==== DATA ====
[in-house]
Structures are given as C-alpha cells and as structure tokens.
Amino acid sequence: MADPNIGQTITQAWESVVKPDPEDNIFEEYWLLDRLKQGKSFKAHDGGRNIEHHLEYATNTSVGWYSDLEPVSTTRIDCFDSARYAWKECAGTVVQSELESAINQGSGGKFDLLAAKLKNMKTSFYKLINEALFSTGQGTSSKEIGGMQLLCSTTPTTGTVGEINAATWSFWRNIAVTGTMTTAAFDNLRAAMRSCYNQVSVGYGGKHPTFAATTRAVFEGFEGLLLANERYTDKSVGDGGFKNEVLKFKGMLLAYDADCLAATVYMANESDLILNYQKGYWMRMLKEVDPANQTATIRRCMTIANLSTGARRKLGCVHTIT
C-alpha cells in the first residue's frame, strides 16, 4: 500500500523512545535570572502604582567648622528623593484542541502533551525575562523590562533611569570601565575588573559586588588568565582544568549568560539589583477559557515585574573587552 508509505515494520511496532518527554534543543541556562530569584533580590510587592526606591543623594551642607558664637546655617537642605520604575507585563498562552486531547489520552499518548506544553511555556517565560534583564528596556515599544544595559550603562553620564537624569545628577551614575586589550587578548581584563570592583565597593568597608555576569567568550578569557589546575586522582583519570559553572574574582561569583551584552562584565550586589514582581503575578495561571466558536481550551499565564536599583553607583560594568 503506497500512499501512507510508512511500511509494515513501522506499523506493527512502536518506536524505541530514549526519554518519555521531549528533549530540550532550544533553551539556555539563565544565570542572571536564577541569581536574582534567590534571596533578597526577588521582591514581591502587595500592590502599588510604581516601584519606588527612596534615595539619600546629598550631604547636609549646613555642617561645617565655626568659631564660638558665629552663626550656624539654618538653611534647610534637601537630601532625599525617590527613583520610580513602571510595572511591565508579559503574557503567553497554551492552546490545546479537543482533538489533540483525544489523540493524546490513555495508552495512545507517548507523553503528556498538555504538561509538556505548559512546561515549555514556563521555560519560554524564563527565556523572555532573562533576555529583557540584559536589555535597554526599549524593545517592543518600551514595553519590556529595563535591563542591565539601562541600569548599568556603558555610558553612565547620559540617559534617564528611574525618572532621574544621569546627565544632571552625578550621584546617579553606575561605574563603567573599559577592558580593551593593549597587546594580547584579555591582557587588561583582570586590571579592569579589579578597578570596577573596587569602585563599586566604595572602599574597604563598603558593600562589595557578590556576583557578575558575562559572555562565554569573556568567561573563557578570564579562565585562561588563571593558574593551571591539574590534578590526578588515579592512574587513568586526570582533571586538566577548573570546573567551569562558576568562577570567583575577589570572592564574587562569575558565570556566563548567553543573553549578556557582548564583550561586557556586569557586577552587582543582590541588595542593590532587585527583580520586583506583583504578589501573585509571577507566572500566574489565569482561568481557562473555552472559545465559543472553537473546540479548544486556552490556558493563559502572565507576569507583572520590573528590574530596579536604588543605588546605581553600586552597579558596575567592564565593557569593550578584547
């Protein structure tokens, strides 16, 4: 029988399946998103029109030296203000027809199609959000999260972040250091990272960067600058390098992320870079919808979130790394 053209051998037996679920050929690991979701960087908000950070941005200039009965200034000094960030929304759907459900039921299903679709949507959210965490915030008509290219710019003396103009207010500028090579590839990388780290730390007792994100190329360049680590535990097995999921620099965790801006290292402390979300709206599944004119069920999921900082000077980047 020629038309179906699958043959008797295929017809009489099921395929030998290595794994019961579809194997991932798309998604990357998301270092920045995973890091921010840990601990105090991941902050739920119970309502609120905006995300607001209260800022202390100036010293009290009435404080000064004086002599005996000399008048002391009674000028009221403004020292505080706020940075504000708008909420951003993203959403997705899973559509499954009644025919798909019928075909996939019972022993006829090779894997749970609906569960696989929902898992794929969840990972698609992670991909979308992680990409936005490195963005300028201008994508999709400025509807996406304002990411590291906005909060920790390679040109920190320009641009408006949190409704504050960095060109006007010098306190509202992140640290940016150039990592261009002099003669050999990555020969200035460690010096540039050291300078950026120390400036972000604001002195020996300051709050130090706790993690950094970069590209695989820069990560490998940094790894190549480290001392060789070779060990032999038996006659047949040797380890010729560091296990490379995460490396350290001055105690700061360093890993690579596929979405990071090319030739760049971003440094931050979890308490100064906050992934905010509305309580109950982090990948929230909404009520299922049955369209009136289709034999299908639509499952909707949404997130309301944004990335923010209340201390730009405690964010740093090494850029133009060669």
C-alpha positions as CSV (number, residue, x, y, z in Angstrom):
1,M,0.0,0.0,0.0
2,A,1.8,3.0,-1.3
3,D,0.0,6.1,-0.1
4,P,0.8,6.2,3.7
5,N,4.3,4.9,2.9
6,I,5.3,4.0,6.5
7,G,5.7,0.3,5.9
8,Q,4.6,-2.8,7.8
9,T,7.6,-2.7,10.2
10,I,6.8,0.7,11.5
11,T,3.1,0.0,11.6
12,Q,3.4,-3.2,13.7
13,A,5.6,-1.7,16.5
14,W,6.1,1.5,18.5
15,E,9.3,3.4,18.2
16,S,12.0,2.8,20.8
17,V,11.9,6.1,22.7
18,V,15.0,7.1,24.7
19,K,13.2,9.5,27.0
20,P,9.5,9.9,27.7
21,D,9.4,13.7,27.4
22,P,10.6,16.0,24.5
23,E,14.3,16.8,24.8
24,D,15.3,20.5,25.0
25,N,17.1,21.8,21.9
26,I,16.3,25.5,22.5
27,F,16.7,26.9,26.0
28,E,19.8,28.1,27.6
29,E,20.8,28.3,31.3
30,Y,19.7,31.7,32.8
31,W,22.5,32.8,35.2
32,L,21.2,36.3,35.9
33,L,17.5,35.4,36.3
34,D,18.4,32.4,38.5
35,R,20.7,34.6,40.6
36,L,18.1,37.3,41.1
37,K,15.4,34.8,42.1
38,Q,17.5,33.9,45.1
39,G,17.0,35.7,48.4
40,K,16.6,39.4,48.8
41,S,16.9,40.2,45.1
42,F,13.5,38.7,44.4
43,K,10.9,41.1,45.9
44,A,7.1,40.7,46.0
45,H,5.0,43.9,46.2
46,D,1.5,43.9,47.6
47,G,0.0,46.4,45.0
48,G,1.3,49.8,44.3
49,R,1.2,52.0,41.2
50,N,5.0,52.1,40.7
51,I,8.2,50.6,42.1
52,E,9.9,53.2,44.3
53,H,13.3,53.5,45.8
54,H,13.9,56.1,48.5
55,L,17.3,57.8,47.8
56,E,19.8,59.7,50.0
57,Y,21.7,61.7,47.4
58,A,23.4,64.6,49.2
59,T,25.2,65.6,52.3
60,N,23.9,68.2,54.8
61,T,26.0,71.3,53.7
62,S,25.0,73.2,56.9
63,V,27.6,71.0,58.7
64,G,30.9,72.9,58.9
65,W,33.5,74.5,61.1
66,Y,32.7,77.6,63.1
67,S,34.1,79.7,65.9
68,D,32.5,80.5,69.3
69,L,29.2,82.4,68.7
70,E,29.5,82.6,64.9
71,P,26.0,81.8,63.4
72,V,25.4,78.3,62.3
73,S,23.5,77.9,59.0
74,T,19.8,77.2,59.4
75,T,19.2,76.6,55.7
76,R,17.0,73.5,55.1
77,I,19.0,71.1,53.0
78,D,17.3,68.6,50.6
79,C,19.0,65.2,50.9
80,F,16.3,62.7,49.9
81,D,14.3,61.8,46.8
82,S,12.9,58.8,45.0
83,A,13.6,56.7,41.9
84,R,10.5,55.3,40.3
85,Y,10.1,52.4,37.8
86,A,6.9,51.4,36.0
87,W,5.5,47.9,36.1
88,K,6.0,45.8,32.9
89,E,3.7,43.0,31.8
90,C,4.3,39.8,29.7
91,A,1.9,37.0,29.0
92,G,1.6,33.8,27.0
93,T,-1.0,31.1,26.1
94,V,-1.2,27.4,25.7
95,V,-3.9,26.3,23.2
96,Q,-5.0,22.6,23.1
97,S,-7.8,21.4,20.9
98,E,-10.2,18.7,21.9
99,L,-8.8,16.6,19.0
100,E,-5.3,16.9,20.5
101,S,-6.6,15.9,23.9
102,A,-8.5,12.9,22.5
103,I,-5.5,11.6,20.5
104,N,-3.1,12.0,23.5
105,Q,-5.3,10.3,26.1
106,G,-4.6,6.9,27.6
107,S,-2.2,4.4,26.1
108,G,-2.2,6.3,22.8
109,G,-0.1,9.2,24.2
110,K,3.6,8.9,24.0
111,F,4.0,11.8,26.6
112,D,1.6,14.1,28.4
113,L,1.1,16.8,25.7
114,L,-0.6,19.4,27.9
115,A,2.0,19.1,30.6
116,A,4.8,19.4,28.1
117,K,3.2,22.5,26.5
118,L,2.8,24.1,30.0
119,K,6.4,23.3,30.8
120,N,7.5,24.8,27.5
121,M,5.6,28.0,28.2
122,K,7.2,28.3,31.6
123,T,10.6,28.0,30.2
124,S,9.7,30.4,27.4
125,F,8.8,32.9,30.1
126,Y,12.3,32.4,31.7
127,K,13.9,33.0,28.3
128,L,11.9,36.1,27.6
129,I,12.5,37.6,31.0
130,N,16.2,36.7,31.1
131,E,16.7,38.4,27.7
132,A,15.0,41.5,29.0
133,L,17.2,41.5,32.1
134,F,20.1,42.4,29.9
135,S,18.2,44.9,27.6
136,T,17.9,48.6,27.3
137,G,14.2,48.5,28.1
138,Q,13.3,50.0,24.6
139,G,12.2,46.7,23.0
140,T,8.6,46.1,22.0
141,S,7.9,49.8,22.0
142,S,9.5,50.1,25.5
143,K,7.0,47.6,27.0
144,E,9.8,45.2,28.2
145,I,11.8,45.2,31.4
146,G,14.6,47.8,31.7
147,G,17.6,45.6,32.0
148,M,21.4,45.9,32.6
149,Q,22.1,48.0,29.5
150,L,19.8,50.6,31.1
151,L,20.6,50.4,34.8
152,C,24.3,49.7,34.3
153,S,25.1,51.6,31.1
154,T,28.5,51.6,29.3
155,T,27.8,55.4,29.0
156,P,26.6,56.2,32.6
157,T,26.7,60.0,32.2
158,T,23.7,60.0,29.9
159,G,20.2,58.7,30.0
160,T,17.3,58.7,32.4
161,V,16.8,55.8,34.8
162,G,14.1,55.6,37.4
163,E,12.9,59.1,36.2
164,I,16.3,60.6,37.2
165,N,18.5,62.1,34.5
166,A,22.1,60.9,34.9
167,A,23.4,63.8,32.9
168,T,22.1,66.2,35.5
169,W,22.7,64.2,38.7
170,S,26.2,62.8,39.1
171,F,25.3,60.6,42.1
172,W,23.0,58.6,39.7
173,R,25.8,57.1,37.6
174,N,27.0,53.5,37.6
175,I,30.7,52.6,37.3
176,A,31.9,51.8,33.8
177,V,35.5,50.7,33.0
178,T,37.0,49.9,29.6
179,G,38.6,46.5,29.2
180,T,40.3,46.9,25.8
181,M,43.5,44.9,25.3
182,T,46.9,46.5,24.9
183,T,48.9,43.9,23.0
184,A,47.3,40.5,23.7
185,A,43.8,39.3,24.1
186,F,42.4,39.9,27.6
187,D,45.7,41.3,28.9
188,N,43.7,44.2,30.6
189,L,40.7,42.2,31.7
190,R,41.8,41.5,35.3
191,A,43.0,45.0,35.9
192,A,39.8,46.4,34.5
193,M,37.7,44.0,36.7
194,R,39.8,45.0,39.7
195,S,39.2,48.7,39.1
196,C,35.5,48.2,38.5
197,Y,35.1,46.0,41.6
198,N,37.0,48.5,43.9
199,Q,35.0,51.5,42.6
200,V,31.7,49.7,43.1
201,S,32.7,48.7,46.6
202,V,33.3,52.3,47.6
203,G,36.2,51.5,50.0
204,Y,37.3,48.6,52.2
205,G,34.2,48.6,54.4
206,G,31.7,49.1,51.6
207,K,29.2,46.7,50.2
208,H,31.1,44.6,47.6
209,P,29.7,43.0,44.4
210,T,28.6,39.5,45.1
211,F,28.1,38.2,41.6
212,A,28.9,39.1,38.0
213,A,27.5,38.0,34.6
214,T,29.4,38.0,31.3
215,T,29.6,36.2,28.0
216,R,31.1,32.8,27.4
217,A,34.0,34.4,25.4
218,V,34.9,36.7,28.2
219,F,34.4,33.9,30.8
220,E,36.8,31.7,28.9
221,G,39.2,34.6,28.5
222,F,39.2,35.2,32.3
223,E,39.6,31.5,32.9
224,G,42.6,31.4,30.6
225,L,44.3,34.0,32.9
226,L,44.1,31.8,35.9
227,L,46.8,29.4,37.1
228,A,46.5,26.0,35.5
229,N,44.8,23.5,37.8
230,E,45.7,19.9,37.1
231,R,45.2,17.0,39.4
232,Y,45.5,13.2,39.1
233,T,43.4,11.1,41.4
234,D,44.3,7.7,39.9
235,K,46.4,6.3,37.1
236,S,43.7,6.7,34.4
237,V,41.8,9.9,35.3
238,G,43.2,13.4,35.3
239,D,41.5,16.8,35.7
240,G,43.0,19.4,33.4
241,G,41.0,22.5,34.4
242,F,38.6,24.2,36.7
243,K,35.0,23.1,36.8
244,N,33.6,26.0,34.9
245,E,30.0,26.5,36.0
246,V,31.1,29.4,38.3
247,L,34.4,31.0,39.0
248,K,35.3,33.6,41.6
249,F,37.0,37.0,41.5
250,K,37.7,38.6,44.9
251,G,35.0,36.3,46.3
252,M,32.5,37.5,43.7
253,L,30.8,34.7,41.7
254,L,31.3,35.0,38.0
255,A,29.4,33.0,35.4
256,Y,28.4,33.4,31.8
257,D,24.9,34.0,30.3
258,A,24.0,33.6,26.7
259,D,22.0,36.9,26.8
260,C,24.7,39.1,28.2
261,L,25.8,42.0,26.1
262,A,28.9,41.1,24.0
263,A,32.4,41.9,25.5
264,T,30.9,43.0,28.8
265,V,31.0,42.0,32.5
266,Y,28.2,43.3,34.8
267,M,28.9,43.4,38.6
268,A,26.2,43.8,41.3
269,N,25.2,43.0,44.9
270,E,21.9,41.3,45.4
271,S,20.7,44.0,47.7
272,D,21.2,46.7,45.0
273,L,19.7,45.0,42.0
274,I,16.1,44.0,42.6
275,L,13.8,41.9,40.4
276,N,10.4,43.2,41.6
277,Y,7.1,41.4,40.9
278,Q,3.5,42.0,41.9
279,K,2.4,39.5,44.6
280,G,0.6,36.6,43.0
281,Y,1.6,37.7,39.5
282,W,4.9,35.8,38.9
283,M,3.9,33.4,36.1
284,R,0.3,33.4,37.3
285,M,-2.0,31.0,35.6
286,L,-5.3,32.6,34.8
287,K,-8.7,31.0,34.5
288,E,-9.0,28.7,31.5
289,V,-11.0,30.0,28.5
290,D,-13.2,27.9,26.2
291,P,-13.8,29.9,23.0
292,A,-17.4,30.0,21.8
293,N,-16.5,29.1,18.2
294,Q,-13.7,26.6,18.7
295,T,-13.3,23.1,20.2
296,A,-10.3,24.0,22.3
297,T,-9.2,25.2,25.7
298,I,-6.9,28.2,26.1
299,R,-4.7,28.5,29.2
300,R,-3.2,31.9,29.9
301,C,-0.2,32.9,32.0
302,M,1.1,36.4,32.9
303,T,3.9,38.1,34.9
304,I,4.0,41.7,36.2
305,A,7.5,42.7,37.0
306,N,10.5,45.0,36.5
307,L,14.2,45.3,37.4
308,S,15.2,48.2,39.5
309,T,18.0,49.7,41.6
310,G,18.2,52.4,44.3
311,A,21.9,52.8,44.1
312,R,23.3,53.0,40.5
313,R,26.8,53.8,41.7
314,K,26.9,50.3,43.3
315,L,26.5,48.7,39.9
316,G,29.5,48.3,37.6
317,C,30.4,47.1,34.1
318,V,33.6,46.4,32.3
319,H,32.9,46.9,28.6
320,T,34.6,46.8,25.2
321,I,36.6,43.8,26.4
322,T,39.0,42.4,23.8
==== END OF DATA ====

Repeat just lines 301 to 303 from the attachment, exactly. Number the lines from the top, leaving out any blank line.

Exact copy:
295,T,-13.3,23.1,20.2
296,A,-10.3,24.0,22.3
297,T,-9.2,25.2,25.7